Brothers in arms

Attackmen Ian Feely and Aaron Clark taking the field against Boerne on April 13th in a 10-3 blowout win.

Sam Garibay

Attackmen Ian Feely and Aaron Clark taking the field against Boerne on April 13th in a 10-3 blowout win.

Wyatt Tomallo, Sports Editor

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The morning drizzle dampened the trees and driveway outside my house. The chill in the air was the type of cold that makes you think twice about going outside in the first place. I thought “Whatever,” grabbed my gear, and headed out to the lacrosse fields at 5:30 a.m.

Today’s practice was day one of a two-week bootcamp known as “two-a-days” for the high school lacrosse team. I arrived at Jumbo Evans Sports Park to see 32 other faces waiting to hear a command coming from first-year head coach Ben Conner.

He put this training exercise together for us to grow as a team. We players all thought he was crazy, but soon realized the genius behind what Conner was doing.

Everyday was more and more intense with conditioning, physicality and mental toughness. The constant sprints, push ups, military eight counts and even a mile hill run to the top of Temple of The Church of Jesus Christ of Latter-day Saints in San Antonio would challenge these players. The workouts were grueling and exhausting. His background in the Air Force Special Forces prompted his ability to train at such a high level.

Everyday, we showed up for these dreaded two hour workouts but soon learned to crave them. It sounds crazy, and I don’t know how or why, but the idea worked. Conner was able to tap into and turn soft, weak-minded teenagers into men who would do anything for one another.

Before Conner took the job, the lacrosse team played as individuals, as nothing more than teammates. We wondered why someone would want to spend so much extra time coaching a team who went 4-4 in district this past year and barely made a playoff berth the season before. Half of the varsity squad didn’t even play the year before or barely saw any play time because of questionable coaching and self serving players who, at times, appeared to run the team. We were nobodies, teenagers just playing for the heck of it.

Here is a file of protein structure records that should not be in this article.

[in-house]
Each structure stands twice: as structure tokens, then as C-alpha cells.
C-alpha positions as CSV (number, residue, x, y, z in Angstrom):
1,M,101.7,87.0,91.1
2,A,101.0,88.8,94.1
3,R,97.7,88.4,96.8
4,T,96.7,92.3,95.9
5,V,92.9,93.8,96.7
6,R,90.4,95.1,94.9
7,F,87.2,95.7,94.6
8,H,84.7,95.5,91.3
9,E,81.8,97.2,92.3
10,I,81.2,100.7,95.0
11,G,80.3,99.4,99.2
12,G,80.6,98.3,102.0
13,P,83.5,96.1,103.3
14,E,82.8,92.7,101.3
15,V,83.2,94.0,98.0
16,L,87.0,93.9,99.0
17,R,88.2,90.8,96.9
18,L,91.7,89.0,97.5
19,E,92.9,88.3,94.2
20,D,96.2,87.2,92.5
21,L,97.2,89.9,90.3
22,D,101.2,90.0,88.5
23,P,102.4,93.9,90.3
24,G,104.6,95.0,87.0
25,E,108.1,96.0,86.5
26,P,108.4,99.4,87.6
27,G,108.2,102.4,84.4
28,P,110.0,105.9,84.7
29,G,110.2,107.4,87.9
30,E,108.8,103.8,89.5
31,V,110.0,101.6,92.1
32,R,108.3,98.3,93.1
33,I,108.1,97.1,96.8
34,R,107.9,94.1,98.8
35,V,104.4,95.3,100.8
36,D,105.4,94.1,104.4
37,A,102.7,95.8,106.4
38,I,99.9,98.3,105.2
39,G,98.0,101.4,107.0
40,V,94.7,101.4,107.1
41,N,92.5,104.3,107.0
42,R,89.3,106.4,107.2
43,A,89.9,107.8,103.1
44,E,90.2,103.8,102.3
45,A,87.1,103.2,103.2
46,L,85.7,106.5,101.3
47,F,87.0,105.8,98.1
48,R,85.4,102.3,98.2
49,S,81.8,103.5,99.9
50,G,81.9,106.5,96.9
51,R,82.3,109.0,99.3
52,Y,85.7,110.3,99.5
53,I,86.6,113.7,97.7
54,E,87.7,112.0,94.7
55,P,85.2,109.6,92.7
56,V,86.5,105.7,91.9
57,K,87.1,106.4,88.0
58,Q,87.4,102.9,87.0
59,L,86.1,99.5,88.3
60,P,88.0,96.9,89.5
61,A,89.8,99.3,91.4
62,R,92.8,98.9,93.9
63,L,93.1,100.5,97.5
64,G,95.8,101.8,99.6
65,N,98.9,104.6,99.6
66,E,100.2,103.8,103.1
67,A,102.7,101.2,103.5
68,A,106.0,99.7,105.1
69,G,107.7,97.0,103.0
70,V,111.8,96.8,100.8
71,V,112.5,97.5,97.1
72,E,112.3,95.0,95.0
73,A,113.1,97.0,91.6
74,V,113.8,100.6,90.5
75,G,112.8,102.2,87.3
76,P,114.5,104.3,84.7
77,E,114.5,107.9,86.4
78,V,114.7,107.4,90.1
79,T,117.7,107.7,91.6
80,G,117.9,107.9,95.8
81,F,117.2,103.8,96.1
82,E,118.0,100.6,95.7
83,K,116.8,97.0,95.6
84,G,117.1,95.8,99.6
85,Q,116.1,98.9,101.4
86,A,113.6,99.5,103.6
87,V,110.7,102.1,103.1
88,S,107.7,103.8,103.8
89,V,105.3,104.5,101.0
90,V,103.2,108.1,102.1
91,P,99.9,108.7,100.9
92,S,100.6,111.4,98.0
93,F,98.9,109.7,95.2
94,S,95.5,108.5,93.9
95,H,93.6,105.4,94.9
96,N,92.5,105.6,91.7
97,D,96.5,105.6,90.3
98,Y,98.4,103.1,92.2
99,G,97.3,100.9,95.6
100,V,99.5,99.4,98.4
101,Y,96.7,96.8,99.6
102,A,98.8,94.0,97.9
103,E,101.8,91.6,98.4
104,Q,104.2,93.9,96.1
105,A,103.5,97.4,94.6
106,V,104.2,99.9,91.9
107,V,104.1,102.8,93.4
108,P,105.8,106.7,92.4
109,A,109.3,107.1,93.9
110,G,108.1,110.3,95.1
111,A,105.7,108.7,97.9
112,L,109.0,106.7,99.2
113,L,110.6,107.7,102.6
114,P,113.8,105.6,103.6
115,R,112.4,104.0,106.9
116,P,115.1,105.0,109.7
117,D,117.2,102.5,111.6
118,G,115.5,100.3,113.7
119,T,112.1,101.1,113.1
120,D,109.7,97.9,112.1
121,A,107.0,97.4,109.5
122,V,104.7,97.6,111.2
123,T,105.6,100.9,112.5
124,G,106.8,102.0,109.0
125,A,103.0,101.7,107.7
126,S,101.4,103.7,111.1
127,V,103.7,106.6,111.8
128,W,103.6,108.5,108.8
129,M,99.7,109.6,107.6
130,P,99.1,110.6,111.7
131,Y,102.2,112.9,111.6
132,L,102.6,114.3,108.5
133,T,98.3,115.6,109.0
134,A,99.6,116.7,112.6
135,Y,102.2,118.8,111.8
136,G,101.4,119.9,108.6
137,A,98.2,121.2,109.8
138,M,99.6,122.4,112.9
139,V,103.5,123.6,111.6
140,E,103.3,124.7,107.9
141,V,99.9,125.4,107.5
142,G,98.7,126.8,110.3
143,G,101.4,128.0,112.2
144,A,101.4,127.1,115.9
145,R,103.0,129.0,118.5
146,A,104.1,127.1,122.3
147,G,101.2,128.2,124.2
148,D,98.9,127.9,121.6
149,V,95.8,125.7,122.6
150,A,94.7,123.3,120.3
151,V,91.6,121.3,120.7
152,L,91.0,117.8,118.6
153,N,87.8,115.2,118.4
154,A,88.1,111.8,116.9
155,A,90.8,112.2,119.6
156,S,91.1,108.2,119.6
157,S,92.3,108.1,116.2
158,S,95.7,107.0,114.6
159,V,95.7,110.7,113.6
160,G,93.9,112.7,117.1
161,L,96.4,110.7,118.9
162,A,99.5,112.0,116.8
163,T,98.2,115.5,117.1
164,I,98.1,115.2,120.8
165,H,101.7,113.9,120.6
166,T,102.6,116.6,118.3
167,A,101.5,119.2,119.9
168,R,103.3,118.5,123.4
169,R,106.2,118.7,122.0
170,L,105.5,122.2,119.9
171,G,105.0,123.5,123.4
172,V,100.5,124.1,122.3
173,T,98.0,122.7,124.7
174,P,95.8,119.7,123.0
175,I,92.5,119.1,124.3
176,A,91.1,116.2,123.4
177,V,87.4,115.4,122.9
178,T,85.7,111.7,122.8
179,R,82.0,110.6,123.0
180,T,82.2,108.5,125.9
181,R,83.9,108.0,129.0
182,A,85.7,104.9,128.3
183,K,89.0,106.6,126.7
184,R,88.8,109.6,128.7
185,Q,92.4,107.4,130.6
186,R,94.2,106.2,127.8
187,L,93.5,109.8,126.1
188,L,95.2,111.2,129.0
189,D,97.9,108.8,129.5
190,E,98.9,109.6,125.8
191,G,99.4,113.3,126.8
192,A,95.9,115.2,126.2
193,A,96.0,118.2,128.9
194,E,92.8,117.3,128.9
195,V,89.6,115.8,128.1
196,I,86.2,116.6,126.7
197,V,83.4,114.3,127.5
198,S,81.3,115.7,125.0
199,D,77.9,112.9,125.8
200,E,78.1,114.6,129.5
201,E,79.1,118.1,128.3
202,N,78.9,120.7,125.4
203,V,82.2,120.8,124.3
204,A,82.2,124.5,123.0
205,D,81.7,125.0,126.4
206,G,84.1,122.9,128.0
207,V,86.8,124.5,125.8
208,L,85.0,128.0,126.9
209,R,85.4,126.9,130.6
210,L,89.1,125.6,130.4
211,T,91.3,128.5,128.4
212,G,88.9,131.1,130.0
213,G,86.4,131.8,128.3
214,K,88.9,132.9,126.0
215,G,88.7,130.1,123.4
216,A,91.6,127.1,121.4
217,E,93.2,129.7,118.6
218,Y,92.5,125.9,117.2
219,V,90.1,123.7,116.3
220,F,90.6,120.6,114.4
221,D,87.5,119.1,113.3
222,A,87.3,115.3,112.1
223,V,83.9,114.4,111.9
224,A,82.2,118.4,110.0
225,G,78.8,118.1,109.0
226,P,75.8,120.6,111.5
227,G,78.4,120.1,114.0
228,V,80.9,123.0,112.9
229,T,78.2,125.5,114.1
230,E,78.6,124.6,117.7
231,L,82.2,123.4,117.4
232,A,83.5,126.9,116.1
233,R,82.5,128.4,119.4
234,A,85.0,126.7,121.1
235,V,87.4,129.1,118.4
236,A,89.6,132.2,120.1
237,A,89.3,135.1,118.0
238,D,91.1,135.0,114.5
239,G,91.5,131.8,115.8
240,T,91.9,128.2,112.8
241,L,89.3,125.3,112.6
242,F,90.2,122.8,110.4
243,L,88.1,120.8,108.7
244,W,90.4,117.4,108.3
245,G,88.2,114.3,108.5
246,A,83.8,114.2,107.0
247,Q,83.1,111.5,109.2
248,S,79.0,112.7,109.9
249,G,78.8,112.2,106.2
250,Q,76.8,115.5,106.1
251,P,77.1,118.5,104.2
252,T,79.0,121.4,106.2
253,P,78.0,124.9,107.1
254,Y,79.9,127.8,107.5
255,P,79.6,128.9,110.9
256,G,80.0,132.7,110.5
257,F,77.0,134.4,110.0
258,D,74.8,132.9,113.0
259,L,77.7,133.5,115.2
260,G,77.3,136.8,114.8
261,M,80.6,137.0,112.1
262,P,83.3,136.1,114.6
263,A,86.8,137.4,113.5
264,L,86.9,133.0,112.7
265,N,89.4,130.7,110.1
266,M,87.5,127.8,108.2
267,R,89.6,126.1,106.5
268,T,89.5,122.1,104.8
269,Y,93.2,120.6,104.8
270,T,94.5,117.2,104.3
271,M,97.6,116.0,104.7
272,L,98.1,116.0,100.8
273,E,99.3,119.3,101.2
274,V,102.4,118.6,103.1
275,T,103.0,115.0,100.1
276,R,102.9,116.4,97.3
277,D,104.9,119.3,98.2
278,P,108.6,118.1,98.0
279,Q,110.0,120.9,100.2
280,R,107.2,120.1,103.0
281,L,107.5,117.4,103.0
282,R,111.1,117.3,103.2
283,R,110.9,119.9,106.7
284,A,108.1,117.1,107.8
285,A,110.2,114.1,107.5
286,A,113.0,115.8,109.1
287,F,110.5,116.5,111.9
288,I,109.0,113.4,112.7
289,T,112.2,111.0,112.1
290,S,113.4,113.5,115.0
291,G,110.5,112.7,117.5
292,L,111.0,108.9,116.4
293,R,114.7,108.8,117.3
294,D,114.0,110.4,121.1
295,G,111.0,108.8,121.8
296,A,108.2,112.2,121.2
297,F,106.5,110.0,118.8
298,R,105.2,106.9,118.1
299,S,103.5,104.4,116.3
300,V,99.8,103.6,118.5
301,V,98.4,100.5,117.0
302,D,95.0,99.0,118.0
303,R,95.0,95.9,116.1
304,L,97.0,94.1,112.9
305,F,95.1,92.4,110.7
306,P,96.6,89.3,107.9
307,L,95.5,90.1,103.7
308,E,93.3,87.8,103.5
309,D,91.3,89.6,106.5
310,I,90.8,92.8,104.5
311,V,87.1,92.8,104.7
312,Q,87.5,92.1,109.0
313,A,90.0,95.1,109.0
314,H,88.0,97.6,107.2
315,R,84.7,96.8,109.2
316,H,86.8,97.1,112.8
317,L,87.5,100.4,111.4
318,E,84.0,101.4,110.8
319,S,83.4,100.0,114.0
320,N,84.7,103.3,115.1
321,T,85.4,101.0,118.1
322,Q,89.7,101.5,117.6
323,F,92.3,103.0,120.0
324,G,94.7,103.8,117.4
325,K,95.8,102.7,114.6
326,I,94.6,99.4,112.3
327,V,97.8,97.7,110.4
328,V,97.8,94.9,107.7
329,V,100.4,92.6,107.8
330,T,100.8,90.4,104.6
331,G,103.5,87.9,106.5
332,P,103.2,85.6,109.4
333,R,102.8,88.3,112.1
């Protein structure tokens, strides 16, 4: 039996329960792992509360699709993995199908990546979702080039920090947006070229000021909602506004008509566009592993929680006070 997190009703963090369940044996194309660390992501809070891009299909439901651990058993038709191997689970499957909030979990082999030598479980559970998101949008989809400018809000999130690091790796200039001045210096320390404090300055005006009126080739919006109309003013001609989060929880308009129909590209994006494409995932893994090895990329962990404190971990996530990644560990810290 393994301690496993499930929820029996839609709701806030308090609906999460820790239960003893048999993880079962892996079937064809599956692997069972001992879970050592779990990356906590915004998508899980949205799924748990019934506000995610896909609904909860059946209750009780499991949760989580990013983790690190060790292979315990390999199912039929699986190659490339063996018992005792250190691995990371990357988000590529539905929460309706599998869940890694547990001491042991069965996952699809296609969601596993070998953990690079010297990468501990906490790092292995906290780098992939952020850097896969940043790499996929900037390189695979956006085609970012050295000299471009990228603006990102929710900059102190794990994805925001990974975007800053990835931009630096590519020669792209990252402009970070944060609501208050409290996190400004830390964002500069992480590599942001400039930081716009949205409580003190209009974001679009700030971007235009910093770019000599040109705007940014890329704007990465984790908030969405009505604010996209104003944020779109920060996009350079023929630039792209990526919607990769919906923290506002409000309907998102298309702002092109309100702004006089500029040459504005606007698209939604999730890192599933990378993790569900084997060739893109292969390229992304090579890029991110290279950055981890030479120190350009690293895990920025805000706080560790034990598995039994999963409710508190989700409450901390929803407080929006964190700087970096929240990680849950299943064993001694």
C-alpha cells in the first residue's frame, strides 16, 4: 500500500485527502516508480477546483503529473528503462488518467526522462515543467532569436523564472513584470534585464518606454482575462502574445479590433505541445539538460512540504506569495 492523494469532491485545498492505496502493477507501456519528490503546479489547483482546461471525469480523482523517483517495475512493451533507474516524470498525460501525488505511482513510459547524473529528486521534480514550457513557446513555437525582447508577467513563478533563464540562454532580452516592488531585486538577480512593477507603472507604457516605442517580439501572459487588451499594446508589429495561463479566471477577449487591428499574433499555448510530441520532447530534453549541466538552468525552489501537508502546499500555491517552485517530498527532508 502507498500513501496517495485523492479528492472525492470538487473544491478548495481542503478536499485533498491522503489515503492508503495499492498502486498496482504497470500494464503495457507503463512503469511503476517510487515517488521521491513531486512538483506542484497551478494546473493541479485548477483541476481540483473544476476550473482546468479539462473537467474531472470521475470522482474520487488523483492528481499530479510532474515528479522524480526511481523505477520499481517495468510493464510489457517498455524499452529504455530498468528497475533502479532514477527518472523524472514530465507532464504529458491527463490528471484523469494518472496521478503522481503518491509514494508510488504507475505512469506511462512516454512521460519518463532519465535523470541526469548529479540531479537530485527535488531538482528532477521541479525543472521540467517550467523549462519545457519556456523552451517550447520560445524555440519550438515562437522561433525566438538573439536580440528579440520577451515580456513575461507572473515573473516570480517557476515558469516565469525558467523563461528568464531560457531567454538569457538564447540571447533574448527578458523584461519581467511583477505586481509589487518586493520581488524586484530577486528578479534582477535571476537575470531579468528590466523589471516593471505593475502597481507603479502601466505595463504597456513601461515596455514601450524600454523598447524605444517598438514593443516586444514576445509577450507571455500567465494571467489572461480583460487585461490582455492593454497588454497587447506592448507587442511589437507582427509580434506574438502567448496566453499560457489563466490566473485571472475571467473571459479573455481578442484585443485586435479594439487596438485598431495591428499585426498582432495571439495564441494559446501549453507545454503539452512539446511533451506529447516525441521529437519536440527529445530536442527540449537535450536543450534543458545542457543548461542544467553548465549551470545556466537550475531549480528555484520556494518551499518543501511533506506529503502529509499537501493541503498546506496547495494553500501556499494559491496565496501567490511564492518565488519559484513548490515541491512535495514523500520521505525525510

Through those couple of weeks during two-a-days,  we learned to play as one and to put the team over an individual’s success.

Fifteen weeks later, our team stands as district champions for the first time in program and San Antonio history. We average one of the highest scored points per game in the state and play with the utmost physicality and poise on all aspects of the field.

The feeling of pride and excitement has entered the attitude of Smithson Valley Lacrosse, all thanks to one coach’s idea of success. Our goal as a team has moved past the idea of just winning but to truly transform the program. A sense of brotherhood has been established in the process, through all the workouts, practices, and team dinners we finally play as a team.

I remember before the season began, sitting in my coach’s living room with my parents,  and he asked me what my goals were for the season. At the time I said winning, but now it’s much more than just the aspect of winning.

My responsibility as a senior is to not only win, but more importantly, to help transform and change the mentality of the lacrosse program. My responsibility is now making sure the legacy left behind includes leadership, brotherhood and the idea of playing as “one.”

On behalf of the seniors and the team as a whole, I can say Conner not only proved to be a qualified coach but, more importantly, a father figure and mentor to his young team. There’s no other person our team would follow into battle other than Conner. This season has been special and will forever leave its mark on the lacrosse program.